Republic Services of Southern Nevada has threatened nearly 150 client homes with foreclosure over overdue waste bills since early 2020, demanding both money owed and the firm’s attorney fees, court records show .

In most cases, customers owed the waste disposal company less than $ 5,000 due to overdue invoices and associated late fees. But his attorney fees can cost thousands of dollars more, said Peter Aldous, attorney for the Legal Aid Center of Southern Nevada.

The company increased the annual number of foreclosure lawsuits it filed against homes between 2018 and 2019, and again in 2020, he said.

“I think it’s extremely disproportionate to take someone’s house for a very small amount of money,” said Aldous, who is part of the Legal Aid Center’s consumer rights project. “During a pandemic where everyone is struggling, I would expect to see a decrease in the number of these cases, not an increase.”

Only a handful of the cases filed by the services of the Republic since 2020 have resulted in a court-ordered lockdown, according to the files. More than 90 have been made redundant, which Aldous says likely means that an out-of-court settlement has been negotiated.

Republic Services declined to be interviewed or to answer written questions about the foreclosure lawsuits or the repayment options it offers to late-paying customers. However, a representative for the company defended the practice of suing for foreclosure in an emailed statement.

“Unfortunately, it sometimes happens that customer accounts are overdue to the point that the Republic must exercise its authority to impose a privilege of property in order to ensure eventual payment for services rendered,” the statement said.

Republic Services is the only company licensed to collect solid waste in the Las Vegas Valley. State law requires that he continue to pick up a customer’s garbage, even if he does not pay his bill, for public health reasons.

Instead of suspending service at failed properties, state law allows the company to periodically place liens on them.

The liens must be paid for a homeowner to sell their property or refinance their mortgage, Aldous said. Republic Services may also attempt to foreclose on the home at any time after filing a lien.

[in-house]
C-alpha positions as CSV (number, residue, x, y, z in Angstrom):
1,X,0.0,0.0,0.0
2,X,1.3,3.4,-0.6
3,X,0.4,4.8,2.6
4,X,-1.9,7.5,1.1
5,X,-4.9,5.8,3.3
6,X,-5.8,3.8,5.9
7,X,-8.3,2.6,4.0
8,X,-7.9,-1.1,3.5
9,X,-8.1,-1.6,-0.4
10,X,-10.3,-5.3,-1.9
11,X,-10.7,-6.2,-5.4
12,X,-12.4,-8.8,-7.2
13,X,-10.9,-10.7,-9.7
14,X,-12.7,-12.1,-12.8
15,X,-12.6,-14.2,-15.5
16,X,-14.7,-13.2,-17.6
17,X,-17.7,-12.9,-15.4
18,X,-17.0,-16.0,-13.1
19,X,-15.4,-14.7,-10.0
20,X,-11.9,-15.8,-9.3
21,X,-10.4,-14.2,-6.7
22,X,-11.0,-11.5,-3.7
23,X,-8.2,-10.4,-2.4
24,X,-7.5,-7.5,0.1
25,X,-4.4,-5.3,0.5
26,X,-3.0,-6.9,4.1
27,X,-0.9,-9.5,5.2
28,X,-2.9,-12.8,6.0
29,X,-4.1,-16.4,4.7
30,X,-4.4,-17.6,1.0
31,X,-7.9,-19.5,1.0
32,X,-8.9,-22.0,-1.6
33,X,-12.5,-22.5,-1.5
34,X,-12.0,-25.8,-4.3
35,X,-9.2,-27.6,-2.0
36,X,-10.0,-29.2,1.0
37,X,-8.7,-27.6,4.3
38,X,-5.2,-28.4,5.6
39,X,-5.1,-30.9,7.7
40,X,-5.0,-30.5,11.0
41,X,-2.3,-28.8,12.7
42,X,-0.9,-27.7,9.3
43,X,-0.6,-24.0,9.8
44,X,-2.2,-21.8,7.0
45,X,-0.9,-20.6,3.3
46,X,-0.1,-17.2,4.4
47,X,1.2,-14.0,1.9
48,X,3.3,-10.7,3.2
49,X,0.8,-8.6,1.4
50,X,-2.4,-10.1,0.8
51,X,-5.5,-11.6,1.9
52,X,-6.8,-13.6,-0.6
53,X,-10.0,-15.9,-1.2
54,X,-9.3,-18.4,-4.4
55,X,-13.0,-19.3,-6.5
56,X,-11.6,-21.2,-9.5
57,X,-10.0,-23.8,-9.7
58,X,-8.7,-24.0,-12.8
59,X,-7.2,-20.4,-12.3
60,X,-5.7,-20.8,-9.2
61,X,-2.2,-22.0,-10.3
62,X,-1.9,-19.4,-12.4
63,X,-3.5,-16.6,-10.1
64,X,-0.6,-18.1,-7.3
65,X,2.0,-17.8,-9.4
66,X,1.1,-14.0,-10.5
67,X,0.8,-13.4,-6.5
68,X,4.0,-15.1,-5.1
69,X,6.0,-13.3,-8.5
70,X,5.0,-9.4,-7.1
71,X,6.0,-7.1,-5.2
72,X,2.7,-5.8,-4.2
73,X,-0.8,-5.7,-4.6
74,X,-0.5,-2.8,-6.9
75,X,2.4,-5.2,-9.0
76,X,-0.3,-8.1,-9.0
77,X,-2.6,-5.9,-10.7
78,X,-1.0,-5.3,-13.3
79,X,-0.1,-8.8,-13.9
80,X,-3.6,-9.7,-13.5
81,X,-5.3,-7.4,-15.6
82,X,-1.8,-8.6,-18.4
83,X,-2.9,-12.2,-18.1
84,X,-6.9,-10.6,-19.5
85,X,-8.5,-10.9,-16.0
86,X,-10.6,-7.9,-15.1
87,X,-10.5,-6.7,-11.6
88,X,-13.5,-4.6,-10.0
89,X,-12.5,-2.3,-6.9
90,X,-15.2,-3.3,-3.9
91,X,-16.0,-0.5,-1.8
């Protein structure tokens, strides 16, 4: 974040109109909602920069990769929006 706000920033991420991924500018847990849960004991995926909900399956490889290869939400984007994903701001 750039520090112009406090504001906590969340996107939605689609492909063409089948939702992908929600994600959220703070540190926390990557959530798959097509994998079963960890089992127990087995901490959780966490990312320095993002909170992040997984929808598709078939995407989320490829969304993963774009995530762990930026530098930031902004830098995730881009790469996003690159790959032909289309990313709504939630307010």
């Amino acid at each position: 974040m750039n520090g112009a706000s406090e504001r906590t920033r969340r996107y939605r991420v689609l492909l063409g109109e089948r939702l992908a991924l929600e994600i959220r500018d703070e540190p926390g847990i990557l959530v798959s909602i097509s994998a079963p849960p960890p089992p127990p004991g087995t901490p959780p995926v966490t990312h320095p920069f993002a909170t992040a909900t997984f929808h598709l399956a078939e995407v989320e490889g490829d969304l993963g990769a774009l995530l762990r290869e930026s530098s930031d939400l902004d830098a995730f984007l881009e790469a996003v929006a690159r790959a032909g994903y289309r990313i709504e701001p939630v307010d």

It’s similar to how homeowners associations in Nevada can initiate foreclosure proceedings if homeowners fall behind on their association dues. Banks routinely foreclose homes if a mortgage is not paid off, although state and federal authorities have ordered such foreclosures stopped during the pandemic.

The bans did not apply to seizures of waste or HOA privileges, Aldous said.

Republic Services placed liens on more than 99,000 individual properties between March 1, 2020 and March 31, 2021, county spokesman Erik Pappa said. An almost identical number of properties have received privileges in each of the previous two years.

Foreclosure lawsuits have increased

Republic Services has filed a growing number of foreclosure lawsuits in Clark County District Court and Las Vegas court in recent years, Aldous said.

Republic Services filed around 90 foreclosure lawsuits against homes owned by an individual or a trust in 2020, down from less than 70 in 2019 and less than 40 in 2018, according to Aldous. This year, he has already filed more than 50, most of them for invoices totaling less than $ 5,000.

“It seems they are resorting to this foreclosure remedy much more often and for much smaller amounts than they should be,” Aldous said.

Some of the company’s most indebted clients facing foreclosure lawsuits had outstanding liens dating back more than a decade, while others spanned two or three years, according to records.

Aldous said it was not clear why the company was choosing certain properties for foreclosure. One trend he’s noticed is that homeowners have already filed for bankruptcy.